A bit of a 17thC day

Well I absolutely had to start making today, there is only so long one can wander around tidying and neatening piles of things in a workshop that doesn’t have enough space to swing the proverbial cat in. Maybe I don’t want a bigger workshop after all, I would just prevaricate even more then. The clay was as I could have predicted, shall we say slightly on the chilly side but it’s character building isn’t it this extreme potting. More snow last night so the road was a little easier to walk on with the crispy layer on top of the thick ice and I’m getting used to having over a dozen items of clothing on, requires you to move in a slightly more ungainly manner even than usual but the end result is worth it.
The pot above I have seen in the V&A’s new gallery a couple of times and each time I have probably left smudgy nose marks on the glass trying to get as close as I could to it, that and it’s little partner next door to it, mmmmm, tasty as they come.

So here are my first pots of the year, my probably too tidy versions of these little 17th Century delights.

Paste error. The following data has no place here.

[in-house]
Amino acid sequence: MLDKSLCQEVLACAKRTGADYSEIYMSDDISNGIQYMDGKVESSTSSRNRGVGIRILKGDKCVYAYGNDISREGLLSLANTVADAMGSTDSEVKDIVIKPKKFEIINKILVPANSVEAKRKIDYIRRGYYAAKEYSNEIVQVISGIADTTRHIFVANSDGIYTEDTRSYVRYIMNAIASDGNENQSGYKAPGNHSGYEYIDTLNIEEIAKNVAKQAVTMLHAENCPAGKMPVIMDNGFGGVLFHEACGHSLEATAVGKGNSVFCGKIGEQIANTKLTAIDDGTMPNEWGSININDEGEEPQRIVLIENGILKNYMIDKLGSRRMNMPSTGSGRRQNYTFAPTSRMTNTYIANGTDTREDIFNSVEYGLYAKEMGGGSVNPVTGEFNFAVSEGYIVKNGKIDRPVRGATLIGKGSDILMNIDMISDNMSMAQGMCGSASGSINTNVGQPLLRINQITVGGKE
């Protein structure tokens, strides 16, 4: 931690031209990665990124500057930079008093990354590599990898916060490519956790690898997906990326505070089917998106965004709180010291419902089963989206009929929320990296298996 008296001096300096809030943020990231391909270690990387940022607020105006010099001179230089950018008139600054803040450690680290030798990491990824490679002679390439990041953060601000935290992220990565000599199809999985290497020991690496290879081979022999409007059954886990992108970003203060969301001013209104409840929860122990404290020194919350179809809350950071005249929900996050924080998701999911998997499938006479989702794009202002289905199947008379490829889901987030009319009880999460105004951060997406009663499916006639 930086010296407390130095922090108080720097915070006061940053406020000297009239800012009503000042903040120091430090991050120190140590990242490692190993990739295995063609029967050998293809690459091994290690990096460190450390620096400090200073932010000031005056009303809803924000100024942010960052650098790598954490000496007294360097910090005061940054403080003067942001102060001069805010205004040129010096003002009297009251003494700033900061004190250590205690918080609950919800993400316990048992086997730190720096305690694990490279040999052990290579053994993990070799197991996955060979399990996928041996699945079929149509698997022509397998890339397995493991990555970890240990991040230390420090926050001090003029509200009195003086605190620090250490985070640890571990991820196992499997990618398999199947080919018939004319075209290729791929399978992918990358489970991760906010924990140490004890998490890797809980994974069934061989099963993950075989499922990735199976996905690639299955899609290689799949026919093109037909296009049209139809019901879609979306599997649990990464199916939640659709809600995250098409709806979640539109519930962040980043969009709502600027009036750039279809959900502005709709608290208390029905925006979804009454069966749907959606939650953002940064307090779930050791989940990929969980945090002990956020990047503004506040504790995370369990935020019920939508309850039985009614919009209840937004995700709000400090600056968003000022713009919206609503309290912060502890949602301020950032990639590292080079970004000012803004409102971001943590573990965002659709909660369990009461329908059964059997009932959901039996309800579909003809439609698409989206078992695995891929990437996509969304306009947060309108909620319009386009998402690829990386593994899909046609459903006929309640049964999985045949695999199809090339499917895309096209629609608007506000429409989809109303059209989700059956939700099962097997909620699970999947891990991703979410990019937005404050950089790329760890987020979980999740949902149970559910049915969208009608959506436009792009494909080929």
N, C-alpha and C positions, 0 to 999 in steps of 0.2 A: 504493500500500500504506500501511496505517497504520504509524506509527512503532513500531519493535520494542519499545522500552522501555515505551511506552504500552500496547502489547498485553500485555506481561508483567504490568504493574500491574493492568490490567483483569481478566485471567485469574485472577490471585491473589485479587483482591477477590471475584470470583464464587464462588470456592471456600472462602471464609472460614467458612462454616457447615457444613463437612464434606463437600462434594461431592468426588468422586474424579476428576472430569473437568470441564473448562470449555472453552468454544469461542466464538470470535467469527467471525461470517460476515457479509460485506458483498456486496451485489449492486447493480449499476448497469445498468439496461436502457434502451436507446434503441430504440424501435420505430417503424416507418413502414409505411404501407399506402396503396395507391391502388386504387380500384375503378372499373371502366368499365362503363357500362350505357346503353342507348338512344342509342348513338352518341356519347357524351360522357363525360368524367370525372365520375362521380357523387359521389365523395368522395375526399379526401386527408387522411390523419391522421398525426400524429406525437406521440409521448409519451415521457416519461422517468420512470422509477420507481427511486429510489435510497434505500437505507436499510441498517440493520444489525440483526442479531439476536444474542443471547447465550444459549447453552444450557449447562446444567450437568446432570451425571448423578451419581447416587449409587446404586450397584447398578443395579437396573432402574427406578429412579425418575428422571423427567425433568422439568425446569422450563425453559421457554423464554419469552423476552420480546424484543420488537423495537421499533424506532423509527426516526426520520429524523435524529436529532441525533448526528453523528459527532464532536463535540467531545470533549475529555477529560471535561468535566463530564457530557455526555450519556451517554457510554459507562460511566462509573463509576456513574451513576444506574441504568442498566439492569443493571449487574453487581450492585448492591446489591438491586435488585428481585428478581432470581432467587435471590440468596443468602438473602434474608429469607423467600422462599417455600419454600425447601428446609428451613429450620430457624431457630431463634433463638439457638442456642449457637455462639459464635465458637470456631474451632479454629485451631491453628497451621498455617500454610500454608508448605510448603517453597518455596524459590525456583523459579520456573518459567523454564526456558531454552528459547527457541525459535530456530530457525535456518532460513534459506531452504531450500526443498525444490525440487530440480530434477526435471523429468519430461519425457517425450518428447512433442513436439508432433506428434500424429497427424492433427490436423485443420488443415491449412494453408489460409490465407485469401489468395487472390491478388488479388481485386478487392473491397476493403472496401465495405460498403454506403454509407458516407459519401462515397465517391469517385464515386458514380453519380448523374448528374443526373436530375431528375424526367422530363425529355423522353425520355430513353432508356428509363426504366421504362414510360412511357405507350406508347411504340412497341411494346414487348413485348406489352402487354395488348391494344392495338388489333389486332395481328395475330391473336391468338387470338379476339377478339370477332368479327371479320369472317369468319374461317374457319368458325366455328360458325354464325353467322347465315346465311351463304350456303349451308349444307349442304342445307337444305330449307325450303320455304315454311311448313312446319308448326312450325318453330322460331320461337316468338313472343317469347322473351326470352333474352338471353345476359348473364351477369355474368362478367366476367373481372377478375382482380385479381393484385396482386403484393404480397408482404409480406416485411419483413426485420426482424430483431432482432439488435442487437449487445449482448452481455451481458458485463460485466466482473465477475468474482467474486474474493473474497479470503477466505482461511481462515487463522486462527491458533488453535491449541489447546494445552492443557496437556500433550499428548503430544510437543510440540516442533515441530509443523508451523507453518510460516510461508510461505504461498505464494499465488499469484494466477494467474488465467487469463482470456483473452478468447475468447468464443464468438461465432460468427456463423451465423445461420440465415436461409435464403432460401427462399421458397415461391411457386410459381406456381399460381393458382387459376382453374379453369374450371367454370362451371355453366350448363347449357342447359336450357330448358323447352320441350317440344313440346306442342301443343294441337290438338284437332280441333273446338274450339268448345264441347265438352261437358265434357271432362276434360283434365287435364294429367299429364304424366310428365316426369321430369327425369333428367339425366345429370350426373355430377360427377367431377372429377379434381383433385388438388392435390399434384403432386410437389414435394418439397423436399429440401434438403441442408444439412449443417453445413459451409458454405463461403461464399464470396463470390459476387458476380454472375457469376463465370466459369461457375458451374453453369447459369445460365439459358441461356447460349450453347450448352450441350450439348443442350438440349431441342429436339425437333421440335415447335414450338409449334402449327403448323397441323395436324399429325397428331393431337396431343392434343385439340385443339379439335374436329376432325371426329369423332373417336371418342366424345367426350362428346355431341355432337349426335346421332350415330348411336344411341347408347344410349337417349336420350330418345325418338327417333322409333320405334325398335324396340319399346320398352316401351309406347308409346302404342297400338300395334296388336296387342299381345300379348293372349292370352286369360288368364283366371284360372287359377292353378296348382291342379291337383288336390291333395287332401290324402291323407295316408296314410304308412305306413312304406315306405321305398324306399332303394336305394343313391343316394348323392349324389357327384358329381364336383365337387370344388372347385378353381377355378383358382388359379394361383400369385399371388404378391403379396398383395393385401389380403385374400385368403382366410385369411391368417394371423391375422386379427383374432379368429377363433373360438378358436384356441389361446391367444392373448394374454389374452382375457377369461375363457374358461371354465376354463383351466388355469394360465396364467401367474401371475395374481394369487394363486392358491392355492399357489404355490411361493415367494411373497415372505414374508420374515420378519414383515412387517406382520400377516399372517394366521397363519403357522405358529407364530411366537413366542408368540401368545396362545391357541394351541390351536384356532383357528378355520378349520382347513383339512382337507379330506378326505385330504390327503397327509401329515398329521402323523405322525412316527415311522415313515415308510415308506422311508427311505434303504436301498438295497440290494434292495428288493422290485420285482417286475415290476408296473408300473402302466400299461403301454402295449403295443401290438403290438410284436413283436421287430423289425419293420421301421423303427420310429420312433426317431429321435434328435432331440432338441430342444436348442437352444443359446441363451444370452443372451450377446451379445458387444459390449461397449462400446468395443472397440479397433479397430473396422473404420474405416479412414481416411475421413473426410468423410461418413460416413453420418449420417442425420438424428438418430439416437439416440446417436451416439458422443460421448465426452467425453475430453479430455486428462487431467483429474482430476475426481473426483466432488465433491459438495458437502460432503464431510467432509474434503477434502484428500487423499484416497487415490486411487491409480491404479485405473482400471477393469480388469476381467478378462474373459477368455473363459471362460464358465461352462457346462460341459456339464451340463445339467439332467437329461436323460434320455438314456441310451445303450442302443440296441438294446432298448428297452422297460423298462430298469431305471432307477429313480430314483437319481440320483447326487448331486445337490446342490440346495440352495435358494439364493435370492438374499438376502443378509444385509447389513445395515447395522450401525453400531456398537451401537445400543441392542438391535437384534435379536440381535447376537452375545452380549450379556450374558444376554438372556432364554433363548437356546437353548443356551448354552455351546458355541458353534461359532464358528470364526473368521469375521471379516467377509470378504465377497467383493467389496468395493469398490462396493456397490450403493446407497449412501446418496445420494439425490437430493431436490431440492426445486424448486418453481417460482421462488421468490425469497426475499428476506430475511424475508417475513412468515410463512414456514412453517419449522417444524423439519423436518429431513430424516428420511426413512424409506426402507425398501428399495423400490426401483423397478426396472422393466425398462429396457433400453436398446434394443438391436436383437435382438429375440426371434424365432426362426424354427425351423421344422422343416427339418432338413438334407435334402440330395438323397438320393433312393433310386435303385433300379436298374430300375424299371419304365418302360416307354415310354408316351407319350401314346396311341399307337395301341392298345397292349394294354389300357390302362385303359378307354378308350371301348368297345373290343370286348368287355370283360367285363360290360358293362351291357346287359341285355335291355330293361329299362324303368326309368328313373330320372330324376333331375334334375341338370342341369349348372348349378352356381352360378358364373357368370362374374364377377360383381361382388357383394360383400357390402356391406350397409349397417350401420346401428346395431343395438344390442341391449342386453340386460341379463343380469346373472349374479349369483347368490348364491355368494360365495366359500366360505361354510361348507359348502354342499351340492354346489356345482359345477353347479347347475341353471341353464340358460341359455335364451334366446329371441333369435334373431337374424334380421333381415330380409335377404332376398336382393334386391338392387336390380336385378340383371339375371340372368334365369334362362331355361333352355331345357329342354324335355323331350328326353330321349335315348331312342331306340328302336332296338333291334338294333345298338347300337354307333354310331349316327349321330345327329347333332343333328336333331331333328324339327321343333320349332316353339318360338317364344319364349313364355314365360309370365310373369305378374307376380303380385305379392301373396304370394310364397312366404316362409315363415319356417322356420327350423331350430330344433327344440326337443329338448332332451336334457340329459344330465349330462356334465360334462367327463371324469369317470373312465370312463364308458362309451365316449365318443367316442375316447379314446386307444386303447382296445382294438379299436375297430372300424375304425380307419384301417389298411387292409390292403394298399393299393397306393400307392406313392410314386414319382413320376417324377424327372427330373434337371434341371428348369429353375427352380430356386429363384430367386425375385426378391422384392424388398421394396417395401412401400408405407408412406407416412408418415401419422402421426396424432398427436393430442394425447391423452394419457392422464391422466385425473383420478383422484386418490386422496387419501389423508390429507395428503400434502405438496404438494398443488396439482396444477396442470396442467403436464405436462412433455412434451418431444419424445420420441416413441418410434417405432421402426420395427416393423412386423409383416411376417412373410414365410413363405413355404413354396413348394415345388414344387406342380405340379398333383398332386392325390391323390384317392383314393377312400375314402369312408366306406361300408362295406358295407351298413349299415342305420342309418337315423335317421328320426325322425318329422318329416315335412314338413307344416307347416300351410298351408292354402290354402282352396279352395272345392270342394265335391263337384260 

Got to start somewhere though don’t you. Good to throw again though had to get up and do some jigging around every now and again to get the blood flowing in my legs. The little one above is in the lovely Stoke on Trent Museums book and on their great website.

Hope everyone is managing to keep warm and toasty and safe in this amazing stretch of cold weather.
This entry was posted in 17th C mugs, ice, Snow, Victoria and Albert Museum. Bookmark the permalink.

7 Responses to A bit of a 17thC day

  1. Ron says:

    Looking at that first cup I thought it was one of yours and I said to myself, She got a nice firing on that.I love, love, love that stripy cup. Happy potting.r

  2. Have you been prevaricating all this time, Hannah?

  3. ang says:

    warm and toasty indeed H….yep have to look that one up!!

  4. ang says:

    ah got it.. that's what we call an avoidance technique!..

  5. gz says:

    Thanks for the link to the museum!I too dressed up like Bibendum , rolled up my (many) sleeves and set to….but after throwing only four pots I realized that I really needed to feel my fingertips…and my hands…if I was going to continue!!Keep potting!!

  6. Lori Buff says:

    Warm water is so wonderful in winter. Thanks for the museum link, I feel inspiration coming on.

  7. gz says:

    but warm water dries your skin very quickly. I throw with slip and keep the slip-pot (a litre yoghurt pot with a lid and handle) in the warm kitchen when not in use.Slip also means less splashing and the clay you are throwing doesn't get over-wetted!

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